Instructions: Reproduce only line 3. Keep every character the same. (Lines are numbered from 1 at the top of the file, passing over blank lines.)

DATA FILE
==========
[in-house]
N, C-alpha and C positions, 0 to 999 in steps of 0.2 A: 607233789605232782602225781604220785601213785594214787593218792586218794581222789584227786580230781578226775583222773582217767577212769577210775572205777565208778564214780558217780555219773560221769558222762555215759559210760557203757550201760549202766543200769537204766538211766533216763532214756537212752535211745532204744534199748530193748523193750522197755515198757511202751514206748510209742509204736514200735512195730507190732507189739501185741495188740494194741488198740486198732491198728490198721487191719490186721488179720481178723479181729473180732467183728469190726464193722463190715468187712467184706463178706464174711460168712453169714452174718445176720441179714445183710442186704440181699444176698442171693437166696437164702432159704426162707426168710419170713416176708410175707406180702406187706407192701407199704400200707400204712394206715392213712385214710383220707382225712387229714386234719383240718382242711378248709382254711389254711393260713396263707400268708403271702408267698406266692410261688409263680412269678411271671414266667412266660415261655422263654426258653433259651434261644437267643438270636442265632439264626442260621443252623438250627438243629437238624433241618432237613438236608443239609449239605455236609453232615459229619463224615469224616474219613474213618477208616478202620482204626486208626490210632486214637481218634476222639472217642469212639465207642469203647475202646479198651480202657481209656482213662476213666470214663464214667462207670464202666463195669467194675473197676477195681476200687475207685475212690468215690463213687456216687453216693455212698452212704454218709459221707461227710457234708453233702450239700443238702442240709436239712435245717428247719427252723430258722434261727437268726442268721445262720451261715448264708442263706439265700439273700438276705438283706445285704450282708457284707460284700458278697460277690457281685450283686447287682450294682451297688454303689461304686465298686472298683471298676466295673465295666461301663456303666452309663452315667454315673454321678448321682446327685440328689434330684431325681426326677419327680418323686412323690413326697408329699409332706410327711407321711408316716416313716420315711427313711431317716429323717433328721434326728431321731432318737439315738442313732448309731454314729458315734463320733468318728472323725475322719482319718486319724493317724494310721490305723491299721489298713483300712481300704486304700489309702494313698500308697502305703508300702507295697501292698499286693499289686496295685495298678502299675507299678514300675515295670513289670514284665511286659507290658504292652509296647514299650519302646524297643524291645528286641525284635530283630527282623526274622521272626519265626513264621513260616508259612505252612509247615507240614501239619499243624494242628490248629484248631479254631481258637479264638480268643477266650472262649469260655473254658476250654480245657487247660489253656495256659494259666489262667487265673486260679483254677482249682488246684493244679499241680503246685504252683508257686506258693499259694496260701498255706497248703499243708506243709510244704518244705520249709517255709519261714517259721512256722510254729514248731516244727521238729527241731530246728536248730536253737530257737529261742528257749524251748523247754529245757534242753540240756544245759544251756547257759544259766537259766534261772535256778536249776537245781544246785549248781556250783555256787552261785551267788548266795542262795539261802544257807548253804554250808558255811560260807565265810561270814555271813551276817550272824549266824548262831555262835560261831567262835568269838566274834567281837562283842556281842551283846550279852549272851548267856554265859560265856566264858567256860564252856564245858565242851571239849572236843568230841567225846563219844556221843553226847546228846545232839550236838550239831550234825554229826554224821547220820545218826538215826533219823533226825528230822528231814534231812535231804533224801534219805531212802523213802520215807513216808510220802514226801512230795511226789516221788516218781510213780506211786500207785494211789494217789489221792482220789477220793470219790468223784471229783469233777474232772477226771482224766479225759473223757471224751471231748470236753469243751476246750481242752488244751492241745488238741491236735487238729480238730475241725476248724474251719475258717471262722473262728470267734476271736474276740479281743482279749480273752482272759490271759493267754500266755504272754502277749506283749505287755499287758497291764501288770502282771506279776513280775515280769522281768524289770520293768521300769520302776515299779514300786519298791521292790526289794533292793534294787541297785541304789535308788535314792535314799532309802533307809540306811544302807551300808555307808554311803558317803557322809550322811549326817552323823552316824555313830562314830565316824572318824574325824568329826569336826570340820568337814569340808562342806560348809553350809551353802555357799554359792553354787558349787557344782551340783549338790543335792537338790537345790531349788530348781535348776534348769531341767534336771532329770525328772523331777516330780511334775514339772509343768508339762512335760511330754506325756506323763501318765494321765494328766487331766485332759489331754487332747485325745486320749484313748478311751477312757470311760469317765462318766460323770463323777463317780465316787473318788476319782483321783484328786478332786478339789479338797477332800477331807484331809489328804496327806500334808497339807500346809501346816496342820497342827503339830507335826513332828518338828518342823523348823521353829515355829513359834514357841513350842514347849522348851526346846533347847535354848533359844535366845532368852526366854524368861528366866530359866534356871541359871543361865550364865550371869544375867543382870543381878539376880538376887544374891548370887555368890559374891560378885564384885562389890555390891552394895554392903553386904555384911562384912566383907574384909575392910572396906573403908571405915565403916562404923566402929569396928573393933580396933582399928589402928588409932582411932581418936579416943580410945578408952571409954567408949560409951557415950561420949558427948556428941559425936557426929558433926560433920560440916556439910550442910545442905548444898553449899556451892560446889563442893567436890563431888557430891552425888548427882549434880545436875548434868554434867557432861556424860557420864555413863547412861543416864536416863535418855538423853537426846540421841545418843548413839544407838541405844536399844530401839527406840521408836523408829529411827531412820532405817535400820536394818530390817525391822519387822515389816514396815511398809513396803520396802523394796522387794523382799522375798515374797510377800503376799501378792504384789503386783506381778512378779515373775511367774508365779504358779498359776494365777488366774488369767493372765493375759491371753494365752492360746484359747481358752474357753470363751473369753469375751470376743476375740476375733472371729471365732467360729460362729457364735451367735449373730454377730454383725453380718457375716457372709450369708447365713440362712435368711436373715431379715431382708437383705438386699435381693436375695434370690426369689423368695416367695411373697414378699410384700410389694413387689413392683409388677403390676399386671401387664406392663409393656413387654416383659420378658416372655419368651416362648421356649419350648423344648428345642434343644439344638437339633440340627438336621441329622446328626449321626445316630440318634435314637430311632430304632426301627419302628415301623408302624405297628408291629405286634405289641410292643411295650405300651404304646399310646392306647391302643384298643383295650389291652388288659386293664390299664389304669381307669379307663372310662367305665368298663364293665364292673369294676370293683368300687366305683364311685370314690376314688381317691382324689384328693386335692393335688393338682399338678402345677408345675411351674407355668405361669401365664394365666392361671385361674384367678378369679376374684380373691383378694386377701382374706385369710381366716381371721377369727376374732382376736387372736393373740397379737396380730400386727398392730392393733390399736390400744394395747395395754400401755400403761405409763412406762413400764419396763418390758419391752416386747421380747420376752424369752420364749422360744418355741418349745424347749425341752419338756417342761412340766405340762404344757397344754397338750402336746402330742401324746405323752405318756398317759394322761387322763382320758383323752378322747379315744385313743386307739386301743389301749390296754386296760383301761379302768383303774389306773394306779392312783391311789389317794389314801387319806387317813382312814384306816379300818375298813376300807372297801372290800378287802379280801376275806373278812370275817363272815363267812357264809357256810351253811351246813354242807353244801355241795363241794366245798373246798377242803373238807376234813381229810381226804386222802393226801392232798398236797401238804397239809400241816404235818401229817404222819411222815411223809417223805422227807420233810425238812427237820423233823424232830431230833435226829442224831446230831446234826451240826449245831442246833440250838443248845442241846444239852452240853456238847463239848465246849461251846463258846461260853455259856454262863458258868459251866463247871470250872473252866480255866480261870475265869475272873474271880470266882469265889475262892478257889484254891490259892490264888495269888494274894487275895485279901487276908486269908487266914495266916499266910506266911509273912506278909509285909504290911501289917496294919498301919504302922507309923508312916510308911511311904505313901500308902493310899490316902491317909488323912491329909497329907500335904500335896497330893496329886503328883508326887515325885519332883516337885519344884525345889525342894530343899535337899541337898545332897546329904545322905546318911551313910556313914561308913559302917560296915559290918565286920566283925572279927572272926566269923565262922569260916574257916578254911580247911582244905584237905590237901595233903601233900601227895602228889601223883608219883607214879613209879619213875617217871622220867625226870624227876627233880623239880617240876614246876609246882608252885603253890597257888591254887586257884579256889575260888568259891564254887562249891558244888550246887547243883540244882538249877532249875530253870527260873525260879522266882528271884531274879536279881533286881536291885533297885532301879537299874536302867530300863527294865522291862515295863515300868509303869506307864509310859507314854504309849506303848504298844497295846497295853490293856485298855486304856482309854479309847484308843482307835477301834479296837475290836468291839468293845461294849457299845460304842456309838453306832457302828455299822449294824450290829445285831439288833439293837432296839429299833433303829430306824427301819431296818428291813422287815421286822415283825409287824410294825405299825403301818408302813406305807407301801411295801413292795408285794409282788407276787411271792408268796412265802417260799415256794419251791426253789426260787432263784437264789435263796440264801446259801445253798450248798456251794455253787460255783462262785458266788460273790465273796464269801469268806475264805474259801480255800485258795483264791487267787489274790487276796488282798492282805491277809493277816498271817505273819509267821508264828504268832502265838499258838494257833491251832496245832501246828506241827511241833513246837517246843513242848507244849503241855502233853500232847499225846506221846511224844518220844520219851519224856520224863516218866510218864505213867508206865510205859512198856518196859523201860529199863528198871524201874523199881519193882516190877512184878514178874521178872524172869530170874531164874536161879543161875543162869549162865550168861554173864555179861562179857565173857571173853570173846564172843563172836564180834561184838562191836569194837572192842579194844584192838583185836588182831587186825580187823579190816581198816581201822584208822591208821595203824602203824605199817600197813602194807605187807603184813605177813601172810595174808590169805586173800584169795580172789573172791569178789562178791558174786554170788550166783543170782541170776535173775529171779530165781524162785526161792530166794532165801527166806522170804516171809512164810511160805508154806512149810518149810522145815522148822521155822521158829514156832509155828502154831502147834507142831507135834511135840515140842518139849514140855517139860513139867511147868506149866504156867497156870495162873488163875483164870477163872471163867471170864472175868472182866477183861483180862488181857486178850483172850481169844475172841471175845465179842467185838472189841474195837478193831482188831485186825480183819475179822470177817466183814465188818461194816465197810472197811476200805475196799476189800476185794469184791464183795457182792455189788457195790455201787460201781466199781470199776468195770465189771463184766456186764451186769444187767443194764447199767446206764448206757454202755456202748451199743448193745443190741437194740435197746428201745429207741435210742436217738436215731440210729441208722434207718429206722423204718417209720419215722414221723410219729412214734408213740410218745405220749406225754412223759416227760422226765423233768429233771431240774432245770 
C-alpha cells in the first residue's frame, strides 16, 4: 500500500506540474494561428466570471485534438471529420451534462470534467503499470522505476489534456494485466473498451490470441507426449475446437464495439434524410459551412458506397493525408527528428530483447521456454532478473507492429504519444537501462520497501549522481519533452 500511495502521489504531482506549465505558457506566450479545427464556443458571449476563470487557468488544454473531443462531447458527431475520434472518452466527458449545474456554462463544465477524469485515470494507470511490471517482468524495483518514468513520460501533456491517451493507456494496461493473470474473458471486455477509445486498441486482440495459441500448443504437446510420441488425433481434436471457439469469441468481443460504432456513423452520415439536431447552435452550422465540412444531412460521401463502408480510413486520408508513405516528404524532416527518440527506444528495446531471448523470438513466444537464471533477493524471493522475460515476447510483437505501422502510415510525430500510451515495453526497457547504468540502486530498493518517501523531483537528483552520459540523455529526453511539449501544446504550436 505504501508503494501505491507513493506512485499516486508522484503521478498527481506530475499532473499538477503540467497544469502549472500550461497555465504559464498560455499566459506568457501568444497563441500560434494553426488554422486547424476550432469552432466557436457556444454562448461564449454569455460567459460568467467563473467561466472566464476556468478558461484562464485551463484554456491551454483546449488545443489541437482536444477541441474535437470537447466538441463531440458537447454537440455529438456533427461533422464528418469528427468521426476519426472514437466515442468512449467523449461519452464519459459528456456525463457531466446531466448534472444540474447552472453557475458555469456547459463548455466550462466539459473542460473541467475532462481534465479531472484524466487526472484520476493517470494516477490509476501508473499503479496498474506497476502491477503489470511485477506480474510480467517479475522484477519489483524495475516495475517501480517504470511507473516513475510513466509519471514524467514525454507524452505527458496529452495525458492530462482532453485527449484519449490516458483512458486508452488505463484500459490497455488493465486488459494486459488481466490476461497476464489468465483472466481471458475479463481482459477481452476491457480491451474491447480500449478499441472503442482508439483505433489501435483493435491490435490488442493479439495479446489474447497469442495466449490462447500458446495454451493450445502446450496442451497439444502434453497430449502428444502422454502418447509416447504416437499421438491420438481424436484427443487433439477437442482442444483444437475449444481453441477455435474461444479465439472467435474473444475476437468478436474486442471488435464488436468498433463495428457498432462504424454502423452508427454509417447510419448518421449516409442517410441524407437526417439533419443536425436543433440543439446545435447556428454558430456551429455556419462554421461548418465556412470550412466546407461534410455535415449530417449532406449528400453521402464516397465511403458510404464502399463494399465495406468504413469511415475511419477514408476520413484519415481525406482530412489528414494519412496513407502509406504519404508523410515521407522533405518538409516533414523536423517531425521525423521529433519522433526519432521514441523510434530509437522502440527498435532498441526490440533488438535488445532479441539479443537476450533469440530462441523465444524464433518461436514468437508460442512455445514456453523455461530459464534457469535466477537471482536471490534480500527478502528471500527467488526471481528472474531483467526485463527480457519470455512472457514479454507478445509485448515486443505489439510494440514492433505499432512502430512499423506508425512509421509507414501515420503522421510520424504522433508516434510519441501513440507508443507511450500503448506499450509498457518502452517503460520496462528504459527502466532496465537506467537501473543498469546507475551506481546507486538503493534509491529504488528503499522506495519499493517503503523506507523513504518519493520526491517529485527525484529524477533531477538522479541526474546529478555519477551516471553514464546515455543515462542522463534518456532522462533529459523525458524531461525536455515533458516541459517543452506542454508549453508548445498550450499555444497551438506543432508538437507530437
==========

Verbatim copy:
C-alpha cells in the first residue's frame, strides 16, 4: 500500500506540474494561428466570471485534438471529420451534462470534467503499470522505476489534456494485466473498451490470441507426449475446437464495439434524410459551412458506397493525408527528428530483447521456454532478473507492429504519444537501462520497501549522481519533452 500511495502521489504531482506549465505558457506566450479545427464556443458571449476563470487557468488544454473531443462531447458527431475520434472518452466527458449545474456554462463544465477524469485515470494507470511490471517482468524495483518514468513520460501533456491517451493507456494496461493473470474473458471486455477509445486498441486482440495459441500448443504437446510420441488425433481434436471457439469469441468481443460504432456513423452520415439536431447552435452550422465540412444531412460521401463502408480510413486520408508513405516528404524532416527518440527506444528495446531471448523470438513466444537464471533477493524471493522475460515476447510483437505501422502510415510525430500510451515495453526497457547504468540502486530498493518517501523531483537528483552520459540523455529526453511539449501544446504550436 505504501508503494501505491507513493506512485499516486508522484503521478498527481506530475499532473499538477503540467497544469502549472500550461497555465504559464498560455499566459506568457501568444497563441500560434494553426488554422486547424476550432469552432466557436457556444454562448461564449454569455460567459460568467467563473467561466472566464476556468478558461484562464485551463484554456491551454483546449488545443489541437482536444477541441474535437470537447466538441463531440458537447454537440455529438456533427461533422464528418469528427468521426476519426472514437466515442468512449467523449461519452464519459459528456456525463457531466446531466448534472444540474447552472453557475458555469456547459463548455466550462466539459473542460473541467475532462481534465479531472484524466487526472484520476493517470494516477490509476501508473499503479496498474506497476502491477503489470511485477506480474510480467517479475522484477519489483524495475516495475517501480517504470511507473516513475510513466509519471514524467514525454507524452505527458496529452495525458492530462482532453485527449484519449490516458483512458486508452488505463484500459490497455488493465486488459494486459488481466490476461497476464489468465483472466481471458475479463481482459477481452476491457480491451474491447480500449478499441472503442482508439483505433489501435483493435491490435490488442493479439495479446489474447497469442495466449490462447500458446495454451493450445502446450496442451497439444502434453497430449502428444502422454502418447509416447504416437499421438491420438481424436484427443487433439477437442482442444483444437475449444481453441477455435474461444479465439472467435474473444475476437468478436474486442471488435464488436468498433463495428457498432462504424454502423452508427454509417447510419448518421449516409442517410441524407437526417439533419443536425436543433440543439446545435447556428454558430456551429455556419462554421461548418465556412470550412466546407461534410455535415449530417449532406449528400453521402464516397465511403458510404464502399463494399465495406468504413469511415475511419477514408476520413484519415481525406482530412489528414494519412496513407502509406504519404508523410515521407522533405518538409516533414523536423517531425521525423521529433519522433526519432521514441523510434530509437522502440527498435532498441526490440533488438535488445532479441539479443537476450533469440530462441523465444524464433518461436514468437508460442512455445514456453523455461530459464534457469535466477537471482536471490534480500527478502528471500527467488526471481528472474531483467526485463527480457519470455512472457514479454507478445509485448515486443505489439510494440514492433505499432512502430512499423506508425512509421509507414501515420503522421510520424504522433508516434510519441501513440507508443507511450500503448506499450509498457518502452517503460520496462528504459527502466532496465537506467537501473543498469546507475551506481546507486538503493534509491529504488528503499522506495519499493517503503523506507523513504518519493520526491517529485527525484529524477533531477538522479541526474546529478555519477551516471553514464546515455543515462542522463534518456532522462533529459523525458524531461525536455515533458516541459517543452506542454508549453508548445498550450499555444497551438506543432508538437507530437